Beyond the three measures summarized in Table 3, there are many other statistical measures of equality.[16] Interestingly, the Supreme Court has tackled this issue: in Wards Cove Packing Co. v. Atonio, the Supreme Court rejected a disparate impact claim because the wrong statistical measure of disparity had been used to establish a prima facie case of disparate impact.[17] Further, the Equal Employment Opportunity Commission’s 4/5ths rule, which establishes the statistical disparity sufficient for a prima facie disparate impact case, seems to use statistical parity as its measure of equality.[18] Still, as of yet, there is no consensus on what statistical measure to use to quantify equality. But given the increased proliferation of algorithms, a working definition of equality is critically important. This is an active area of research for statisticians, computer scientists, policy experts, and lawyers.

                                                                                            

Footnotes:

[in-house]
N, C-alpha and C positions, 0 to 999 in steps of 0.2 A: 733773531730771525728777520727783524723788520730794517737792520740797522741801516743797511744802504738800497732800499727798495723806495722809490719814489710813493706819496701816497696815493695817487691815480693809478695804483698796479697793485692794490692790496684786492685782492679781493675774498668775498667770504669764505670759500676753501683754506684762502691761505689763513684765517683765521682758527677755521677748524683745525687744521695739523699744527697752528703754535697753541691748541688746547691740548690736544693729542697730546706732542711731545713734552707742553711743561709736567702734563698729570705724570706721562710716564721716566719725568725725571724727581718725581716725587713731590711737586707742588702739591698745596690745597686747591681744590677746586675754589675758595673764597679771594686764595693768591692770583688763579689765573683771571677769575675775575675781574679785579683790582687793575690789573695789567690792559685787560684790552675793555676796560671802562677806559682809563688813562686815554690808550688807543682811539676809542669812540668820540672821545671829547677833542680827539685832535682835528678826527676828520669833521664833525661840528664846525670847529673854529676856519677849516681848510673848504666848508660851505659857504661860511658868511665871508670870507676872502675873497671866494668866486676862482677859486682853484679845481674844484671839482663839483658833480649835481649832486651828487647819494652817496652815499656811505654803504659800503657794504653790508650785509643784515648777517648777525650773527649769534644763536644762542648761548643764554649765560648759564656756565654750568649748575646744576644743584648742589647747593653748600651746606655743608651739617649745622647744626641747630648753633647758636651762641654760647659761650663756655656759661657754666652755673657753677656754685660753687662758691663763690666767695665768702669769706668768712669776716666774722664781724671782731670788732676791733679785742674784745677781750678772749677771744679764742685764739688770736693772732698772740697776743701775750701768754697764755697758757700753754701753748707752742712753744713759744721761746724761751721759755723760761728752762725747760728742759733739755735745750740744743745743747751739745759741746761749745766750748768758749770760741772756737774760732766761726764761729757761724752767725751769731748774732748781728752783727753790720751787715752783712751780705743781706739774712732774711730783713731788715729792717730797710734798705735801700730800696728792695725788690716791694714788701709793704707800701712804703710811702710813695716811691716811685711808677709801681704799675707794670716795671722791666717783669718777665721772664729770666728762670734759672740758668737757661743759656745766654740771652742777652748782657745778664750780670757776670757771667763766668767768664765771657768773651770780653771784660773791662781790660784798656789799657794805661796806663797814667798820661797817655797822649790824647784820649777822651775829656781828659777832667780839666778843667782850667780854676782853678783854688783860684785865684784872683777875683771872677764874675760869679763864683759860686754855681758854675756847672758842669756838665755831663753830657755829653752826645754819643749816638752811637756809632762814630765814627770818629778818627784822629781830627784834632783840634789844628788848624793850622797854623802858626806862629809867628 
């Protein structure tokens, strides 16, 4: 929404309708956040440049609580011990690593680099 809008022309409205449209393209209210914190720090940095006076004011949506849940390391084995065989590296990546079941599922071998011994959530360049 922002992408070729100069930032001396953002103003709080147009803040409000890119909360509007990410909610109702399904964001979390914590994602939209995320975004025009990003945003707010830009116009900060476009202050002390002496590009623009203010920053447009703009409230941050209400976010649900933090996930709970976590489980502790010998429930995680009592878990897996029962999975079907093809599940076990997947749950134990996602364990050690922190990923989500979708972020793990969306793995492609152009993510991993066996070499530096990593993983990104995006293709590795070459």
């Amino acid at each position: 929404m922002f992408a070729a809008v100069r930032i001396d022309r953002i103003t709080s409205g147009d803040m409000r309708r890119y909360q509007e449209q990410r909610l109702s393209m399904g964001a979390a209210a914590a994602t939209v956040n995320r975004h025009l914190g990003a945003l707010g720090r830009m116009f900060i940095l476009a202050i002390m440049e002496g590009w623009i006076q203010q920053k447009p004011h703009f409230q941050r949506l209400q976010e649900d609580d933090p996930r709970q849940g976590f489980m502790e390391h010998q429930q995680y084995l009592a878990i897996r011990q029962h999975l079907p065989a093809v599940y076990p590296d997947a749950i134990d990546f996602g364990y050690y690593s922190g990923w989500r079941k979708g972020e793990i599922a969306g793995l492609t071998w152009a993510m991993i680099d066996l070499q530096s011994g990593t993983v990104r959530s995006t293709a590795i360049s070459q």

[1] Geoffrey Xiao, gx2139@columbia.edu

[2] Claire Cain Miller, Can an Algorithm Hire Better than a Human?, N.Y. Times (June 25,

2015), http://www.nytimes.com/2015/06/26/upshot/can-an-algorithm-hire-better-than-a-human.html.

[3] Stefania Milan & Claudio Agosti, Personalisation Algorithms and Elections: Breaking Free of the Filter Bubble, Internet Policy Rev. (Feb. 7, 2019), https://policyreview.info/articles/news/personalisation-algorithms-and-elections-breaking-free-filter-bubble/1385.

[4] Mikella Hurely & Julius Adebayo, Credit Scoring in the Era of Big Data, 18 Yale L.J. & Tech. 148 (2016).

[5] Solon Barocas & Andrew D. Selbst, Big Data’s Disparate Impact, 104 Cal. L. Rev. 671, 677-693 (2016); Joe Kleinberg, Jens Ludwig, Betty L. Bergman, & Cass R. Sunstein, Discrimination in the Age of Algorithms, 10 J. Legal Analysis 113, 138-141 (2019).